1. Home
  2.  / Housing Market Tipped to Be Near the Cycle’s Floor

Housing Market Tipped to Be Near the Cycle’s Floor

Key sub-markets have recorded increases, says CoreLogic, and it’s only a matter of time until the national house values average flattens or even starts to rise, writes Sally Lindsay.

By: Sally Lindsay

6 September 2023

Declining property values are petering out, CoreLogic’s House Price Index shows.

The average property is now worth $905,466, which is $137,795 or 13.2 per cent below the peak, but still $177,190, or 24.3 per cent, higher than March 2020’s pre-Covid figure.

The index shows national values nudged just 0.2 per cent lower last month, with the three-month change also easing to a 1.8 per cent fall.

Several key sub-markets recorded increases and CoreLogic’s chief property economist, Kelvin Davidson, says it’s only a matter of time until the national average flattens out or even starts to rise.

“Although values have continued to edge lower nationally, the floor is likely to be near, with many of the key fundamental drivers now turning around,” he says.

“It’s notable that mortgage rates are likely to now be close to their peak, although further small changes can’t be ruled out as global markets, and hence wholesale financing costs, remain a little jittery.”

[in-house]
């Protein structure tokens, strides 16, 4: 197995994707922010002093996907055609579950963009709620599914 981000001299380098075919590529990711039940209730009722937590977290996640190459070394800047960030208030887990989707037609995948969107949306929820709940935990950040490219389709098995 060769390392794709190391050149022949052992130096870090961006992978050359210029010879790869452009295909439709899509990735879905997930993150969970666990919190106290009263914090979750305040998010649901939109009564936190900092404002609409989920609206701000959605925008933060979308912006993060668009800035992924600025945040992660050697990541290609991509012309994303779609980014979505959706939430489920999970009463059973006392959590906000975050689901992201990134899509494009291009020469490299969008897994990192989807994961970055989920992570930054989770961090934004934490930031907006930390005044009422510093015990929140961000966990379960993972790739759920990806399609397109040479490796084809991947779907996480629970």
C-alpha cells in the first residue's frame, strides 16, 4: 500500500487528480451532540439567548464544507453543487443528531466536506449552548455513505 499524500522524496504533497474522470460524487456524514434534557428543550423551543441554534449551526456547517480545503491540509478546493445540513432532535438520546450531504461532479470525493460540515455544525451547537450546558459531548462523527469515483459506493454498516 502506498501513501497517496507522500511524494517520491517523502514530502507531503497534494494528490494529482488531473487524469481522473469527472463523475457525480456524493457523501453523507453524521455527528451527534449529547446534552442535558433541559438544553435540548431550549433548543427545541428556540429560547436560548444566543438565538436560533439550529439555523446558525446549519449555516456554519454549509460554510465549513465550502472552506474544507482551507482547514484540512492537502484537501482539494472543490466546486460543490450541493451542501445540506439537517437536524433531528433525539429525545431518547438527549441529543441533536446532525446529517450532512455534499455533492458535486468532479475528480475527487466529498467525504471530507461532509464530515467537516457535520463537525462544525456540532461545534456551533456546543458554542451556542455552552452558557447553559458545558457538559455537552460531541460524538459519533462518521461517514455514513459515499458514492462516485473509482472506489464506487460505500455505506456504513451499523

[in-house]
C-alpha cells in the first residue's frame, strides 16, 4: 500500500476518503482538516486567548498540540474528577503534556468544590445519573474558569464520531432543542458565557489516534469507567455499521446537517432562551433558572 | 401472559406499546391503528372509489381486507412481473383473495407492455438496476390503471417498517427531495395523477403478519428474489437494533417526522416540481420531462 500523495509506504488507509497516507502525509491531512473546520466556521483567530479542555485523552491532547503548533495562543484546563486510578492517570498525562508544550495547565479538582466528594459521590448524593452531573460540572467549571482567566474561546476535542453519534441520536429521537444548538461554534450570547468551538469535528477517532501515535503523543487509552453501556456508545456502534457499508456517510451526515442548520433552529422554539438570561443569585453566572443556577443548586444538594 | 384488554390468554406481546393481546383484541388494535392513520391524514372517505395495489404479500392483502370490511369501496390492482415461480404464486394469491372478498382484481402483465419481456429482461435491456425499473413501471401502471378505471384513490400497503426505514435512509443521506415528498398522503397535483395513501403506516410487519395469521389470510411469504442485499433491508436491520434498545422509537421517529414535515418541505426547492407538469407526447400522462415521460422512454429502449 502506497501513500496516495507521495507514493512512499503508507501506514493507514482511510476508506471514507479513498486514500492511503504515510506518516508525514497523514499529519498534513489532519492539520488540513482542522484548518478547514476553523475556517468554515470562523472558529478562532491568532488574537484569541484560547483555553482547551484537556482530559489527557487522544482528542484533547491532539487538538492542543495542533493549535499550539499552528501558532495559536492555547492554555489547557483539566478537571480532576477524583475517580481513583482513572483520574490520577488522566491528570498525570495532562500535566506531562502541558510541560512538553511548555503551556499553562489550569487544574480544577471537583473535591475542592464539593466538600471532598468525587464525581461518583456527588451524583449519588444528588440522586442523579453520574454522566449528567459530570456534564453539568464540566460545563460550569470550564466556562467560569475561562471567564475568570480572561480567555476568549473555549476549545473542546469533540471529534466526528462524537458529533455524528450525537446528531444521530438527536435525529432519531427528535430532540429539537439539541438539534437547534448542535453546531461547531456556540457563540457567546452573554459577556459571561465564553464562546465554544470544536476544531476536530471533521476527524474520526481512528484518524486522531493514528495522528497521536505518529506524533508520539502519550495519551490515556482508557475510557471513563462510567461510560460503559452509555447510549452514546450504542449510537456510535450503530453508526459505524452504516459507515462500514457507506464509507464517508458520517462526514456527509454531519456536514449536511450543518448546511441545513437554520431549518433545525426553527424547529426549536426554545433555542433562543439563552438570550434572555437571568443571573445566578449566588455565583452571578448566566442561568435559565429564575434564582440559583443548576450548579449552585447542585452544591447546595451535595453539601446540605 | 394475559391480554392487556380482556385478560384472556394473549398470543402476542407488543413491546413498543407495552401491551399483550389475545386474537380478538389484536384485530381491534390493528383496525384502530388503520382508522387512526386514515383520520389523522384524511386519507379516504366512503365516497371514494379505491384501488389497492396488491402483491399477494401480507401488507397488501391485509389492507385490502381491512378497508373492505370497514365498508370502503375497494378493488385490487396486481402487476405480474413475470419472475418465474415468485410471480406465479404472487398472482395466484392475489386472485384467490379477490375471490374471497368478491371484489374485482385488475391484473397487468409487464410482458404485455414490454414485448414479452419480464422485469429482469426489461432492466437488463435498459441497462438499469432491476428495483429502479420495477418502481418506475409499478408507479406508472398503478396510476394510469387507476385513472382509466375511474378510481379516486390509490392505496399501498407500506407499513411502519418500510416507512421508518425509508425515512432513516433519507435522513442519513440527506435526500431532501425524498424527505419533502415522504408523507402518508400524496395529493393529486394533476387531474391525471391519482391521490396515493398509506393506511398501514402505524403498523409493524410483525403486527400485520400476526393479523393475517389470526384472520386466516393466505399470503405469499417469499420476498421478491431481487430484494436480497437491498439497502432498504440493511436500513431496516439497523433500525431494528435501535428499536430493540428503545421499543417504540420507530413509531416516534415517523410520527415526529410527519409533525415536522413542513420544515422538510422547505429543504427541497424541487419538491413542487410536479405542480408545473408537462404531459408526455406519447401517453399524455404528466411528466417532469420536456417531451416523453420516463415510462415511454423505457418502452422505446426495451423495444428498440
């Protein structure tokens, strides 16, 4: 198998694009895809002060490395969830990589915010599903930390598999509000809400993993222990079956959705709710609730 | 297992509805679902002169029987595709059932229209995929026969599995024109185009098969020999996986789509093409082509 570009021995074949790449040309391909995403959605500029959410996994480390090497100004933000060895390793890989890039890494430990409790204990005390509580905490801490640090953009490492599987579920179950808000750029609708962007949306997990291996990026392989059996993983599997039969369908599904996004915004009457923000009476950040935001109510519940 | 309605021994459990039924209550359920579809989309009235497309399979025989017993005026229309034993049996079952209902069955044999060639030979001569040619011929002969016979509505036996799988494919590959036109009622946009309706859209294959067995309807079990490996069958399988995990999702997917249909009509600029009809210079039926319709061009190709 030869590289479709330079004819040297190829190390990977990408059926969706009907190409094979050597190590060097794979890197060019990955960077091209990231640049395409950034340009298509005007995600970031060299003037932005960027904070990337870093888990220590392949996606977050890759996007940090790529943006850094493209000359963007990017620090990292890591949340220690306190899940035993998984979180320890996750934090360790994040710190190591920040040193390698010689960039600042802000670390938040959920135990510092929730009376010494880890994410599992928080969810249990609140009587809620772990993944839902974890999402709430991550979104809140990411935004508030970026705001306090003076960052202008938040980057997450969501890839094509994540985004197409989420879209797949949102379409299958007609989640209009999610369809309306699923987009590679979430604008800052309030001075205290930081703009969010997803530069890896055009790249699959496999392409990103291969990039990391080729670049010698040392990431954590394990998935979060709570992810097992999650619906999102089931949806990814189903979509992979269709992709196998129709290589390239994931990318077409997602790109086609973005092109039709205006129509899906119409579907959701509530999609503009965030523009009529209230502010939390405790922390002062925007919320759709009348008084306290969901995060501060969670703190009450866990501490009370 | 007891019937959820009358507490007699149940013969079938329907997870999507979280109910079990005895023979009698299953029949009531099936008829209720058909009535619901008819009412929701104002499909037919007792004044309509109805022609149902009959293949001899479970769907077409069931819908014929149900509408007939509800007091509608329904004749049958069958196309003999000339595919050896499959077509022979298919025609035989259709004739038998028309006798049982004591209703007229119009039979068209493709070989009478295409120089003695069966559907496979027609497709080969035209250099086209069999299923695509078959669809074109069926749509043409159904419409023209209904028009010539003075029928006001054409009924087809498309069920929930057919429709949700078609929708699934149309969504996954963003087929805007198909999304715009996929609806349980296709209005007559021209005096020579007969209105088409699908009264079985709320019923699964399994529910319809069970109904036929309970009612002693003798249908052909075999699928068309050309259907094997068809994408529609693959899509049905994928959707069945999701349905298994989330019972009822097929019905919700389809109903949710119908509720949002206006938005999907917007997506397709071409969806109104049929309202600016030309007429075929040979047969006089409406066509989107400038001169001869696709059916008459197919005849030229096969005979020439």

Davidson says on top of that, migration has significantly boosted property demand, and labour markets remain robust.

“We’re also now starting to see the impact of the loosening in the loan-to-value ratio rules from June 1 flow through to more low-deposit lending for both owner-occupiers and investors with a 35-40 per cent deposit, who were previously locked out.”

Election influence

He says if National wins the election and pushes through its new housing policies, which include a shorter bright-line test, it may drive increased investment purchases, but also some sales by existing investors, given no/reduced liability for capital gains tax.

“And while the phased reinstatement of mortgage interest deductibility could boost sentiment, the hard sums might not be altered too much – many purchases will still make big cashflow losses for a start, because rental yields would still be low and mortgage rates high. Of course, existing investors will pay less tax.”

The softened foreign buyer rules, Davidson says, could also boost demand and prices, although probably more so in local markets than across the country as a whole.

“In Queenstown, for example, about 10 per cent of properties are valued at $2 million plus, and we know it’s already more popular with foreign buyers, who could potentially exacerbate the shortages of stock at ‘affordable’ prices that already exist.”


Related Articles